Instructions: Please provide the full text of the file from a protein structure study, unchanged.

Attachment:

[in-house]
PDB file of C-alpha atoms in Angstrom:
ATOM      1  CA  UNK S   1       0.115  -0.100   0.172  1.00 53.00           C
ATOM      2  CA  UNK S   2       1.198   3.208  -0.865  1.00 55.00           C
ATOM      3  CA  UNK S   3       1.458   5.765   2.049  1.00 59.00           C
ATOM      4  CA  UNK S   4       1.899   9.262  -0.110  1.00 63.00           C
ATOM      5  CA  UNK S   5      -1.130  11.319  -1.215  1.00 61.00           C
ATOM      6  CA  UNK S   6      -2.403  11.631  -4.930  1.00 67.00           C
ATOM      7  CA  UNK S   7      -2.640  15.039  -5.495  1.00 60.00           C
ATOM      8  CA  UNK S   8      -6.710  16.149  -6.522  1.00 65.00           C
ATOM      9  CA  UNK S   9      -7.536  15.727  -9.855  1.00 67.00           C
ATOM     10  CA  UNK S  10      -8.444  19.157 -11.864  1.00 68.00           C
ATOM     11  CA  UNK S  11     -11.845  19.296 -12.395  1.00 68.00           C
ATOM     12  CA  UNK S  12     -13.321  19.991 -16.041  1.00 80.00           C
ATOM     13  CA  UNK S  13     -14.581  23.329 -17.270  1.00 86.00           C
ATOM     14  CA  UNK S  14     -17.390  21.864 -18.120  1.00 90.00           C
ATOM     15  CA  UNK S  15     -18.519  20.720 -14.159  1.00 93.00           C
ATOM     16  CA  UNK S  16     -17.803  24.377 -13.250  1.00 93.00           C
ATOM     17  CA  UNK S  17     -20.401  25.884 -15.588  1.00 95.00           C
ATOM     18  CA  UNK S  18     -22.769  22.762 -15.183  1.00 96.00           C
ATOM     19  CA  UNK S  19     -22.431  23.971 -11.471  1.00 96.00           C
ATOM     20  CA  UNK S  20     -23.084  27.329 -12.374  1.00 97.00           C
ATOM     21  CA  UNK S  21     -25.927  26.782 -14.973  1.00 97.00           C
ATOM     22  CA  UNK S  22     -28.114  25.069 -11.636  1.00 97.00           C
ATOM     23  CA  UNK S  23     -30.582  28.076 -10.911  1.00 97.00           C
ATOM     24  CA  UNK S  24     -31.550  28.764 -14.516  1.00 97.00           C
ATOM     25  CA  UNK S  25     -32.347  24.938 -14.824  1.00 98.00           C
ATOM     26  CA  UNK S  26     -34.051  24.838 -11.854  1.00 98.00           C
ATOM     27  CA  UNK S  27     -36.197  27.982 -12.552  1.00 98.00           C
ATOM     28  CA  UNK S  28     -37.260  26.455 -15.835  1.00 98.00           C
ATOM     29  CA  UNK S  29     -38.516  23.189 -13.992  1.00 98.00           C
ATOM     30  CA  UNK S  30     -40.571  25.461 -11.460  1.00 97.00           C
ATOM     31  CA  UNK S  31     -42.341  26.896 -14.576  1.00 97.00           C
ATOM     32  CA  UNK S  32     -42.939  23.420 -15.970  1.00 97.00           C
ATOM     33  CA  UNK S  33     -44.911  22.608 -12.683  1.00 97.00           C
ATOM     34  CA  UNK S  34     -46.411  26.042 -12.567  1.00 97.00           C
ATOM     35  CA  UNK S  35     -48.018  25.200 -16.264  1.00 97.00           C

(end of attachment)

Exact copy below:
[in-house]
PDB file of C-alpha atoms in Angstrom:
ATOM      1  CA  UNK S   1       0.115  -0.100   0.172  1.00 53.00           C
ATOM      2  CA  UNK S   2       1.198   3.208  -0.865  1.00 55.00           C
ATOM      3  CA  UNK S   3       1.458   5.765   2.049  1.00 59.00           C
ATOM      4  CA  UNK S   4       1.899   9.262  -0.110  1.00 63.00           C
ATOM      5  CA  UNK S   5      -1.130  11.319  -1.215  1.00 61.00           C
ATOM      6  CA  UNK S   6      -2.403  11.631  -4.930  1.00 67.00           C
ATOM      7  CA  UNK S   7      -2.640  15.039  -5.495  1.00 60.00           C
ATOM      8  CA  UNK S   8      -6.710  16.149  -6.522  1.00 65.00           C
ATOM      9  CA  UNK S   9      -7.536  15.727  -9.855  1.00 67.00           C
ATOM     10  CA  UNK S  10      -8.444  19.157 -11.864  1.00 68.00           C
ATOM     11  CA  UNK S  11     -11.845  19.296 -12.395  1.00 68.00           C
ATOM     12  CA  UNK S  12     -13.321  19.991 -16.041  1.00 80.00           C
ATOM     13  CA  UNK S  13     -14.581  23.329 -17.270  1.00 86.00           C
ATOM     14  CA  UNK S  14     -17.390  21.864 -18.120  1.00 90.00           C
ATOM     15  CA  UNK S  15     -18.519  20.720 -14.159  1.00 93.00           C
ATOM     16  CA  UNK S  16     -17.803  24.377 -13.250  1.00 93.00           C
ATOM     17  CA  UNK S  17     -20.401  25.884 -15.588  1.00 95.00           C
ATOM     18  CA  UNK S  18     -22.769  22.762 -15.183  1.00 96.00           C
ATOM     19  CA  UNK S  19     -22.431  23.971 -11.471  1.00 96.00           C
ATOM     20  CA  UNK S  20     -23.084  27.329 -12.374  1.00 97.00           C
ATOM     21  CA  UNK S  21     -25.927  26.782 -14.973  1.00 97.00           C
ATOM     22  CA  UNK S  22     -28.114  25.069 -11.636  1.00 97.00           C
ATOM     23  CA  UNK S  23     -30.582  28.076 -10.911  1.00 97.00           C
ATOM     24  CA  UNK S  24     -31.550  28.764 -14.516  1.00 97.00           C
ATOM     25  CA  UNK S  25     -32.347  24.938 -14.824  1.00 98.00           C
ATOM     26  CA  UNK S  26     -34.051  24.838 -11.854  1.00 98.00           C
ATOM     27  CA  UNK S  27     -36.197  27.982 -12.552  1.00 98.00           C
ATOM     28  CA  UNK S  28     -37.260  26.455 -15.835  1.00 98.00           C
ATOM     29  CA  UNK S  29     -38.516  23.189 -13.992  1.00 98.00           C
ATOM     30  CA  UNK S  30     -40.571  25.461 -11.460  1.00 97.00           C
ATOM     31  CA  UNK S  31     -42.341  26.896 -14.576  1.00 97.00           C
ATOM     32  CA  UNK S  32     -42.939  23.420 -15.970  1.00 97.00           C
ATOM     33  CA  UNK S  33     -44.911  22.608 -12.683  1.00 97.00           C
ATOM     34  CA  UNK S  34     -46.411  26.042 -12.567  1.00 97.00           C
ATOM     35  CA  UNK S  35     -48.018  25.200 -16.264  1.00 97.00           C